• Harry00

      lol you make it sound so easy. With the click of a finger you can go off grid. Yeah yeah, unless you have a large amount of panels, have a very efficient house, have a backup generator and live somewhere like Nth QLD then you should be fine. Othwerwise stop talking crap

      • Sean

        yeah, but, no, but.

        most australian houses are crap.
        crap insulation, crap appliances, crap heating, crap cooling, crap ventilation, crap design.

        pull even a few of these out and its much easier than you make out.

  • patrickg

    I’d be interested in your thoughts, Giles, do you expect some kind of regulatory moves to block off-grid migrations in the future? We run 100% renewable power, and it’s a difficult job, ascertaining when the right time to go off-grid would be. Batteries are getting better and cheaper, but the regulatory environment is getting worse; I’m afraid by time it makes the best financial sense to go off grid, the option may be denied to us.

    • RobS

      People can simply refuse to pay, when you move house you request your power to be cancelled and until the new owner calls and requests it there is no power connection or billing to the property. If people generated and stored all their own power and utilities tried to lock them into paying for a service they made no use of there would be a revolt.

      • Sean

        AFAIK you cant send power out of your property boundary by law.

        • RobS

          I don’t understand your point, do you mean you beleive you can not export electrons off your property not the grid? You most certainly can, 1.5 million homes already have grid connected solar systems that allow them to export surplus power. Or do you mean it’s illegal to prevent utility workers from accessing your property?

          • Sean

            other than being a registered power distributor, you cant send electrons over property boundaries.

            ie, you cant get a bunch of your neighbours around for a beer, and convince them to throw a bunch of extension leads over to your house and power the whole street from your solar install.

          • RobS

            Well I nor anyone else in the thread suggested wiring the neighborhood with extension cords so I’m confused about why your raising it. However when you have a grid connect solar system if your solar system produces more then you are consuming at any point in time the surplus runs the meter backwards and you send electrons back out into the grid over your boundary where it travels to your neighbors properties.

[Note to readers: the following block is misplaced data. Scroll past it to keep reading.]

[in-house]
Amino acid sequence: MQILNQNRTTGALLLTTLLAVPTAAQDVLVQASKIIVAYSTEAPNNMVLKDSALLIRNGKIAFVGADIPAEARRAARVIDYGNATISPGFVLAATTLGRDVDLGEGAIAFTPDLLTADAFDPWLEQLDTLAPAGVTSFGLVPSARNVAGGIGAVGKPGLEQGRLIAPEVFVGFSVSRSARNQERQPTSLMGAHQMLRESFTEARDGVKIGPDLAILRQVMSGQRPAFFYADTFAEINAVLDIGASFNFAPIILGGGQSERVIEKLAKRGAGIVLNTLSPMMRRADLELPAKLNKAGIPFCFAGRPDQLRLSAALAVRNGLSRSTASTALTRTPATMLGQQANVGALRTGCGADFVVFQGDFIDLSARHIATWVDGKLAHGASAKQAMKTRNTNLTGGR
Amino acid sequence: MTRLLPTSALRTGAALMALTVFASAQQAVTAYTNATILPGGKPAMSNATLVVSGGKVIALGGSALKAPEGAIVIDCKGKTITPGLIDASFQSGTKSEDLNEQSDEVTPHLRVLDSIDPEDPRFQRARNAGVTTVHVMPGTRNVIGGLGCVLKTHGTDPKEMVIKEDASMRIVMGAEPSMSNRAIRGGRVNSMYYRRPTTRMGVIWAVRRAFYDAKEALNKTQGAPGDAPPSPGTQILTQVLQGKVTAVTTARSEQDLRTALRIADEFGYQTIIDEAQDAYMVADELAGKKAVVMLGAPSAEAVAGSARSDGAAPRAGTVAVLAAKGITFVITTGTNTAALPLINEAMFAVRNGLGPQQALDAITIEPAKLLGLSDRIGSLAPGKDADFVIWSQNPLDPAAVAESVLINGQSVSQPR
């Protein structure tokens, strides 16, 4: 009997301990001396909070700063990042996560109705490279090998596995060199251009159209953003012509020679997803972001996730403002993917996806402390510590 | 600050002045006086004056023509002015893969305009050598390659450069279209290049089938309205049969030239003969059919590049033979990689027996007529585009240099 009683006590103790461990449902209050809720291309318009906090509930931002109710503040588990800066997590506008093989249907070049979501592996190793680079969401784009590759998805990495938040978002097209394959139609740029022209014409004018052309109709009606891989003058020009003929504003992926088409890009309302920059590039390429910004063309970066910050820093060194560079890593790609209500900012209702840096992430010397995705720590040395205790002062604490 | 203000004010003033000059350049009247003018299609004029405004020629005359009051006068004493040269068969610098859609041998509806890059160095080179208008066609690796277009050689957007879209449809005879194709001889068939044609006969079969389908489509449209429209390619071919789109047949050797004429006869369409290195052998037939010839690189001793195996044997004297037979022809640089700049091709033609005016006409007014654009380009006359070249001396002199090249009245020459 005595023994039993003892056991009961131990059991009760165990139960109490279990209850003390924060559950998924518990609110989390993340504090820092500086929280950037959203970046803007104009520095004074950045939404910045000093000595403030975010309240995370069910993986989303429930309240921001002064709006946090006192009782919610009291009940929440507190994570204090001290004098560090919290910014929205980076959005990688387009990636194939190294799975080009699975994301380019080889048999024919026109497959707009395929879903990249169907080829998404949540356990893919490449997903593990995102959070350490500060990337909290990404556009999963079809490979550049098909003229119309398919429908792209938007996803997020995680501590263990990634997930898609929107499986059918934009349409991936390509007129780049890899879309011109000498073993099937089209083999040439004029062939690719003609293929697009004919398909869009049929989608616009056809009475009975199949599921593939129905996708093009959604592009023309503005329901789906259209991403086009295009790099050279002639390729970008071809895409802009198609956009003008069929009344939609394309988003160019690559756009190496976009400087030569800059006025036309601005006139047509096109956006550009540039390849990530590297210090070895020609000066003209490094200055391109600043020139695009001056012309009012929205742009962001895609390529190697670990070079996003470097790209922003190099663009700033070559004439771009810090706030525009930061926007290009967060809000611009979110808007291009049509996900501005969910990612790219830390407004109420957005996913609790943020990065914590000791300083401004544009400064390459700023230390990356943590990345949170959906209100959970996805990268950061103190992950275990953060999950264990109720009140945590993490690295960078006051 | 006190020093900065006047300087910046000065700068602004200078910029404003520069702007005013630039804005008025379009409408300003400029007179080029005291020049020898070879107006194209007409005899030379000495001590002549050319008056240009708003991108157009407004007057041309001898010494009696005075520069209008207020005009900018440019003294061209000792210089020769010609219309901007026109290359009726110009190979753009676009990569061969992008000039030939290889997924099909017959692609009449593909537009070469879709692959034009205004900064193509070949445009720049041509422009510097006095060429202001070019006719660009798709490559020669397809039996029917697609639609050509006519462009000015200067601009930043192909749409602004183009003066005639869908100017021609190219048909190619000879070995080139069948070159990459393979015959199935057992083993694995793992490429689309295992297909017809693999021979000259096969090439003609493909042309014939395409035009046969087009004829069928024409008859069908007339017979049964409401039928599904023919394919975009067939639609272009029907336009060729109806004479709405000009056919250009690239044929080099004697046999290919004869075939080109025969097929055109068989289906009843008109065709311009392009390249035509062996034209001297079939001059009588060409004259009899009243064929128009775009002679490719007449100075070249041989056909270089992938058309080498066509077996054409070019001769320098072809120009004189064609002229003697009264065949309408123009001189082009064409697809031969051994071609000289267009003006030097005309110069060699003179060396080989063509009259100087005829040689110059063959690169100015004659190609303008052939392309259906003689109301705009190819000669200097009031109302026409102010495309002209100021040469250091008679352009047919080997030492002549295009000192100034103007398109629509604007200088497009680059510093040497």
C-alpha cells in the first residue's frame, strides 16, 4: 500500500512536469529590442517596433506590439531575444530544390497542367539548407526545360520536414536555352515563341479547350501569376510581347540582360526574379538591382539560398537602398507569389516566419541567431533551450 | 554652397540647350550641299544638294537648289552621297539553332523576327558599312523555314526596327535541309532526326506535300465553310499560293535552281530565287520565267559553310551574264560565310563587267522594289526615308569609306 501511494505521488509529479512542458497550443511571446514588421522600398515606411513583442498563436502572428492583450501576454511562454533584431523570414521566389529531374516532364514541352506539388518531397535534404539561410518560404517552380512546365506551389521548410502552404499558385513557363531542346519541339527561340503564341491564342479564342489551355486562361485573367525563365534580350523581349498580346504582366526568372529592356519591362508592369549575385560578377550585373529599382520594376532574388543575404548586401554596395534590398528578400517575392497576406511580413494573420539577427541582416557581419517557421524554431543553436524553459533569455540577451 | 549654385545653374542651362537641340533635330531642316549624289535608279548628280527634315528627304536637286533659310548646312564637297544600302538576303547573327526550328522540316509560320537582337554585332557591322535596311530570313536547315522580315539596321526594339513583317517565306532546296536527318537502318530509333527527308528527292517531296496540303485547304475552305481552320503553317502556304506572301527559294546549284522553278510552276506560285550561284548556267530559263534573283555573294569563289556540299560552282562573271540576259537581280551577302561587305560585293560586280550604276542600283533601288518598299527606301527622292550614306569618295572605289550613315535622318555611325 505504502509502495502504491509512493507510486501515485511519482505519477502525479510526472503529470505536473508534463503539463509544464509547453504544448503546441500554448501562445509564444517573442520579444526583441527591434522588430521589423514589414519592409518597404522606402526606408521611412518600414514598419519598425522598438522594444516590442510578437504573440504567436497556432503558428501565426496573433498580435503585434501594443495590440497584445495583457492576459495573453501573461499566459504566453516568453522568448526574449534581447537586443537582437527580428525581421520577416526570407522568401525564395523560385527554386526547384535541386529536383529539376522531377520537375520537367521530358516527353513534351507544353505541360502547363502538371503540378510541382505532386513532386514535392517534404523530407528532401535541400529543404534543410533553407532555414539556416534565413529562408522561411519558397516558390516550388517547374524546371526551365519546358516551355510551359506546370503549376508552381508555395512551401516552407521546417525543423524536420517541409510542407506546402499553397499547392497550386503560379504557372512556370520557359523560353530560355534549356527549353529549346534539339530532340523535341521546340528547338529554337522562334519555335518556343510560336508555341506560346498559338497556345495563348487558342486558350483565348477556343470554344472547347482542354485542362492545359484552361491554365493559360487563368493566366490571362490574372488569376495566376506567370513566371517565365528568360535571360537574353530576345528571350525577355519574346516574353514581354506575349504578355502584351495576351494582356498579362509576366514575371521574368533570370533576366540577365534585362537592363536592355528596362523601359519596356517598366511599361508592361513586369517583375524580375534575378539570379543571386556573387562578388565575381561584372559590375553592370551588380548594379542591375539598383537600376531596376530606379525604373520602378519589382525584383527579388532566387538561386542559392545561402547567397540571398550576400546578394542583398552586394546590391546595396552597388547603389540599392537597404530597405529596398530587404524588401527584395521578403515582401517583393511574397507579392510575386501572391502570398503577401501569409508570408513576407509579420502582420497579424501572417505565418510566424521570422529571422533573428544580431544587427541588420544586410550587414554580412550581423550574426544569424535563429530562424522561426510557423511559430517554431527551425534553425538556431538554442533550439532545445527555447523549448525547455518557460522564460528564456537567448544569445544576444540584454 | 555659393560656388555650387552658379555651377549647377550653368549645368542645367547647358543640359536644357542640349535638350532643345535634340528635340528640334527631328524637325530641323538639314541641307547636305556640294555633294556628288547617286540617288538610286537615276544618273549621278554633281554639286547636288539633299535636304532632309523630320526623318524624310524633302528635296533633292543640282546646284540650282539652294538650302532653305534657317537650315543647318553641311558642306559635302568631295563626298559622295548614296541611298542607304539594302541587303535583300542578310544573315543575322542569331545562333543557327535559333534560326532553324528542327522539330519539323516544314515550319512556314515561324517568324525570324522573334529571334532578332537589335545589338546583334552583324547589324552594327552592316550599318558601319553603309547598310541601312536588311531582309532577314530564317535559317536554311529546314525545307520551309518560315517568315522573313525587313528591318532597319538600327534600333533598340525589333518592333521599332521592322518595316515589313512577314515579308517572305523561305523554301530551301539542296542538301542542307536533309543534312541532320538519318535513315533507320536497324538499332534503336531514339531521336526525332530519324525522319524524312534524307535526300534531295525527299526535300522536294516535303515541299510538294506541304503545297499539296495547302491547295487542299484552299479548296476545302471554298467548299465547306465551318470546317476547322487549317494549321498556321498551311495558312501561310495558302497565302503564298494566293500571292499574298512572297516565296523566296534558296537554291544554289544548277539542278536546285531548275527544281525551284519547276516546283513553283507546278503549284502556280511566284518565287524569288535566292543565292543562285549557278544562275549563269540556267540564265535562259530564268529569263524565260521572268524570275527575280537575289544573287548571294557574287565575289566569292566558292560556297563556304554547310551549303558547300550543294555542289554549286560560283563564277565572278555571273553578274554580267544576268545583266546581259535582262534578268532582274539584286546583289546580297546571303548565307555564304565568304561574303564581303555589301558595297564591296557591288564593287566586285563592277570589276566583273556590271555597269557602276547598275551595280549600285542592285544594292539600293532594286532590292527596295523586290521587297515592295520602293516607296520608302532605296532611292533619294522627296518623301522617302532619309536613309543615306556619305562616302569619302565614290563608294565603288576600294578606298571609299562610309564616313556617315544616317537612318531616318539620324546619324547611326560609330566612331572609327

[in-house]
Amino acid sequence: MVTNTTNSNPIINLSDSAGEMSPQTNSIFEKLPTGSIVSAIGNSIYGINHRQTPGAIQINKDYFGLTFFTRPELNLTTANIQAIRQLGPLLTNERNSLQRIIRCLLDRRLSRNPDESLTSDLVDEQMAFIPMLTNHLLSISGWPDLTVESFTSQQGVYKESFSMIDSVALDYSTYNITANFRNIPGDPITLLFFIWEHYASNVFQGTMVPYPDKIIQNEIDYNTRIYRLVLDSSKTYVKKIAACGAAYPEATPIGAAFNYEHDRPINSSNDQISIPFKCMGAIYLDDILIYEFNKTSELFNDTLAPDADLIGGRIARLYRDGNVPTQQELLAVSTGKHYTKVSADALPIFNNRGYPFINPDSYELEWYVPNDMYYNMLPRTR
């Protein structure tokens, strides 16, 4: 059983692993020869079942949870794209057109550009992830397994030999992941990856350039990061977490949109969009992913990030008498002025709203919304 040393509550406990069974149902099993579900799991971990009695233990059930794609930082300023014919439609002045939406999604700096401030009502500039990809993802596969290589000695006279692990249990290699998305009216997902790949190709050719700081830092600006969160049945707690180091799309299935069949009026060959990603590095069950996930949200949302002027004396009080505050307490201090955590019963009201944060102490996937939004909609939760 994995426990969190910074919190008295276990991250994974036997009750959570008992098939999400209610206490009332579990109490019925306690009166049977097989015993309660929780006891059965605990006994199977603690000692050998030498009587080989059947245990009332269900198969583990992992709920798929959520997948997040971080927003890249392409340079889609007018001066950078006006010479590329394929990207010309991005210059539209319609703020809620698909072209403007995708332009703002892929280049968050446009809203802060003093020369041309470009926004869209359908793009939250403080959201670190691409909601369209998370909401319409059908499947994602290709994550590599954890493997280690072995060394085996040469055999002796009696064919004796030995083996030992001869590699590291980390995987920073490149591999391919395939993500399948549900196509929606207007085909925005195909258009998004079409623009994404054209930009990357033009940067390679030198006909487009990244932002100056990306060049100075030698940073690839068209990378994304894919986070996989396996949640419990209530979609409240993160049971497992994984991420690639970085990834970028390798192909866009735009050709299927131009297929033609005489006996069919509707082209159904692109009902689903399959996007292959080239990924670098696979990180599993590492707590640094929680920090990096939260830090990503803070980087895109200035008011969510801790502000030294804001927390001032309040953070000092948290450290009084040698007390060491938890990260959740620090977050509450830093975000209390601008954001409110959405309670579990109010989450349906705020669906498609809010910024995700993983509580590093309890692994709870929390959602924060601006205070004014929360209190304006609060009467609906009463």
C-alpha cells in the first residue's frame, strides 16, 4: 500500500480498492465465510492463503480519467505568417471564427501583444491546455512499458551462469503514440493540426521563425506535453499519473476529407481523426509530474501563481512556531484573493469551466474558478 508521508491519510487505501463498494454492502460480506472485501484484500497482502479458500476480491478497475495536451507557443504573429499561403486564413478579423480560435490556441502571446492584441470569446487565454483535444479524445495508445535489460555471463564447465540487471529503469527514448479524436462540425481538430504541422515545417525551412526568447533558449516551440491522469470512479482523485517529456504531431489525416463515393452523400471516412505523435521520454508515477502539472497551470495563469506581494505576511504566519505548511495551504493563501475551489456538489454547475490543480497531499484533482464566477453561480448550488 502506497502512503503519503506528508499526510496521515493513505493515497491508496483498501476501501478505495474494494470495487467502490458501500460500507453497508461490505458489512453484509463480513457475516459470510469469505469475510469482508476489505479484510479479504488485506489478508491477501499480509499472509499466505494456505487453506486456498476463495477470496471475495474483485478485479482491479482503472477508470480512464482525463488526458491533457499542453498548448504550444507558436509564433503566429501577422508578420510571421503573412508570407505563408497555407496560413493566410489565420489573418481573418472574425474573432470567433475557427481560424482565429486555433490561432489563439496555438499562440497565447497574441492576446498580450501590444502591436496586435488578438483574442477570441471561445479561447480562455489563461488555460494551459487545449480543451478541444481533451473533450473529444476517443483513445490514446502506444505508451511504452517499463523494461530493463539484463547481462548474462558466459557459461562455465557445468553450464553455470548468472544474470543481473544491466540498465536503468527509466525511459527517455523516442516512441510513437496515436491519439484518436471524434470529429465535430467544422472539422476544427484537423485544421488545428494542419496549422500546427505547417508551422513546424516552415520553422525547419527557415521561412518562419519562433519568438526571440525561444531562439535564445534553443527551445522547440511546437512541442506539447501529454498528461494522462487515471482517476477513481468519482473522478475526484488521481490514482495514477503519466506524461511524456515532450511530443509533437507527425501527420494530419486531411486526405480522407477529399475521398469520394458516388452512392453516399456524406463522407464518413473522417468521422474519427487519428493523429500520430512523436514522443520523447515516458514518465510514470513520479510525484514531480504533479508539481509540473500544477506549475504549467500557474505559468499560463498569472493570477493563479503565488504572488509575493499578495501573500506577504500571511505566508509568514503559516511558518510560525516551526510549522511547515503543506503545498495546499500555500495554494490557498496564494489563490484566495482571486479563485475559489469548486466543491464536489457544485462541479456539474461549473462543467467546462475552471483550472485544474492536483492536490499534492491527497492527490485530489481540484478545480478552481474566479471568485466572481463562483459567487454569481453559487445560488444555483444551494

• Mike

      YES! Keep us informed of this brilliant idea!

    • Giles

      Entirely possible Patrick. My understanding is that properties are obliged to pay for the sewage that goes past their houses, whether they use it or not. WA energy minister Mike Nahan canvassed such a thought recently. Don’t rule it out – their failure to imagine alternatives is absolute.

    • Martin

      Regulatory move by the Spanish conservative government: “Private individuals who fail to hook their solar panels up to the national grid to be metered and taxed could face fines of up to €30 million ($40 million) under the new law.”

  • Albert Sjoberg

    Can someone explain the higher network cost to a solar enabled site to me please?
    My home can draw as much as 30 Amp peak, when boiling a kettle and the water heater (Controlled Load) is on. At least 30A is the highest current I have logged in the last 18 months. The utility needed to provide a network that could at least provide that peak. (I have an 80A fuse on the incoming feed).

    My 5kW solar system will at most attempt to export 22A.
    Because I have solar does not in any way mean that I require a better network than would have been required if I had not installed Solar.
    If I had installed Gas for heating and cooking, my electricity portion would be much less, and that too would mean less units purchased from the utility.

    Add to that the fact that the energy I have supplied to the grid is most likely consumed in my neighbourhood where it is sold to other customers at $0.36 while they only pay me $0.06. Surely the extra $0.30 they make on every solar kWh I put on the grid should more than outweigh the supposed net loss in the ‘Network’ portion of my energy bill.